Moody visuals aren't enough to save Monochroma from falling into shadow
On the surface Monochroma should be everything I love about independent video game design. Bleak visuals, a disturbing dystopian background, obfuscated storytelling and an emotional and physical link to the two characters on-screen. Yet for all Monochroma achieves with its effective art style, it’s let down by imprecise controls and a lack of empathy for its protagonists.
Early on your younger brother falls from a barn roof and so begins your journey with him, carrying your sibling through the levels and puzzles, sometimes putting him down to reach higher platforms or perform tasks to clear the way for both of you.
Black and grey playground silhouettes for that obvious creepy touch
It’s a slight change from the usual passage through a puzzle/platformer level that requires switches thrown, pushing boxes and dangerous threats kept away not only from you but from your immobile and helpless brother. There’s a good variety of puzzles here and the dynamic between the environment and what you're manipulating has never felt so tangible. Flaming oil barrels will need putting out with the rain storm that rages overhead and water pools will need traversing carefully with wooden pallets.
Yet those puzzles struggle to convey that sentiment particularly well thanks to the controls and awkward physics and visuals. Sometimes the screen is so dark you can’t make out where the rain is falling, the physics of balancing on water is too buggy to feel genuine and every failure felt more like Monochroma’s rather than mine.
In the first few hours these problems are rare and fleeting with the game carried on the weight of new discovery and the connection between yourself and your brother. After that initial honeymoon though, the game mechanic loses its charm and starts to buckle under the technical weight of its problems. Imprecise controls, bugs and glitches begin to destroy the relationship between yourself and what is supposed to be your precious sibling.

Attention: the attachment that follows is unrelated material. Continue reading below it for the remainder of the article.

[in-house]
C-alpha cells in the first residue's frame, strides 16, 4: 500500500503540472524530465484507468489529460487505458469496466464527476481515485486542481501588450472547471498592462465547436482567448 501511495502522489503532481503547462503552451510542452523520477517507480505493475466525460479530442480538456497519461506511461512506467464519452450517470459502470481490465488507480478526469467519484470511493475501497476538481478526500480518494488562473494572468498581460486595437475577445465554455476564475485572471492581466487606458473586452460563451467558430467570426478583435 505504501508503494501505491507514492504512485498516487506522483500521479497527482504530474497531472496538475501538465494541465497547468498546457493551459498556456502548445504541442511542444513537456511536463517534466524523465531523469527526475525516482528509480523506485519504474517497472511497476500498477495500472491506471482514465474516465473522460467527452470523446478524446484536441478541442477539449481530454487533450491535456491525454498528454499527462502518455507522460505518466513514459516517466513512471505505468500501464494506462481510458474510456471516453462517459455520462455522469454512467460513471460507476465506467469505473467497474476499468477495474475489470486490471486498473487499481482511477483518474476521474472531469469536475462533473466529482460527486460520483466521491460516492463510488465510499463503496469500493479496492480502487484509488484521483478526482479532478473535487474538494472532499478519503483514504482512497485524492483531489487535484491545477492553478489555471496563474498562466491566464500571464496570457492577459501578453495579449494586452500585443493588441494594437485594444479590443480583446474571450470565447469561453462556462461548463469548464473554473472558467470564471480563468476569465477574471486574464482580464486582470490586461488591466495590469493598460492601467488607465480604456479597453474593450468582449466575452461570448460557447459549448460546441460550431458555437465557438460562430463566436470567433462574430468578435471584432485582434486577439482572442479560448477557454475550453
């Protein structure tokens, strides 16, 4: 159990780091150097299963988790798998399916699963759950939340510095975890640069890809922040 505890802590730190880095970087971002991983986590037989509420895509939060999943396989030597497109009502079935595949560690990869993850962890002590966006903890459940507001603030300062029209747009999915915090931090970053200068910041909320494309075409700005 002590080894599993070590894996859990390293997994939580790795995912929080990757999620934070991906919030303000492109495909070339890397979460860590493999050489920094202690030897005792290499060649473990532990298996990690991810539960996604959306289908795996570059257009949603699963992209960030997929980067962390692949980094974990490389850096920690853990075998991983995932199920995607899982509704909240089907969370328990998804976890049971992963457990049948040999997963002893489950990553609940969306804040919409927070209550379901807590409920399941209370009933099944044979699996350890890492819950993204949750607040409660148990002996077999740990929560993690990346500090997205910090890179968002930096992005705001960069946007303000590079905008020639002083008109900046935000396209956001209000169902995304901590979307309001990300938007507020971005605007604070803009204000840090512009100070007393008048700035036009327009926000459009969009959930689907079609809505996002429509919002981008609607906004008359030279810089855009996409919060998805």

There’s also a lack of depth to the narrative as Monochroma raises more questions than it can ever answer. The same could be said of Limbo, the glaringly obvious inspiration behind this game, but Playdead’s puzzle platformer has a deeper sense of the ethereal than Monochroma can sadly muster.
Monochroma looks stunning, I just wish it played as well as it's visuals
The puzzles too, fall short as the game progresses. Not in their design as such but with the execution required of the player. Once you figure out a solution, either through observation or trial and error, the path to executing it is fraught with frustration with the sticky controls, or just the length of time needed to traverse one section of the screen to the other.
These criticisms feel harsh and unforgiving when placed next to Monochroma’s affecting art-style. It’s lazy to compare it to Limbo, which I’m aware I’ve already done, but Monochroma’s use of colour is deeply moving. It’s not an exclusively stark and bleak visual style because of the black and white contrast, it’s the smaller touches of red that make it so real and troubling. Whether it’s the red scarf that flutters as you run, the paint of decaying tractors or the brief violent hues that come in death; these glimpses of a colourful world serve to remind you that you’re in a much more desperate and dark place.
This is the side of Monochroma that I enjoyed the most as I’m a sucker for bleakness and despair in video games as it’s the skill in letting your artistry tell the story of your world rather than explicitly laying it out there that interests me the most.
But these elements need to come together to make a coherent whole and sadly, this is where Monochroma falls apart. Too many times being frustrated at the controls or pacing of the game - essential for forging that link between player and game - meant all that effective artistry and design had less impact that it should. Feeling sympathy for the character you carry around started strong but those frustrations meant that connection failed before the end of the game. Once I found those crucial elements falling away I was left with a game that just couldn’t engage me anymore and one that I wanted to forget.
The use of red is effective and, at times, disturbing
There’s also a lack of reason behind your character doing what he’s doing. Essentially strolling into the city to battle the menacing corporation that hovers over every screen and whose facilities you infiltrate. I like a "less is more" approach to storytelling but even here I’m struggling to make sense of the reasons for my actions.
The potential was there for something truly special along the lines of Limbo or even perhaps ICO with your immobile brother, but there ended up not being enough reasons to care for the game or the characters within it. Nowhere Studios have an artistic eye that spoke in a unique and moving way to me at first but the technical problems voided that emotional connection and Monochroma ended up being a slog rather than a joy.
Top Game Moment: Removing my hands from the keyboard and just drinking in the visuals.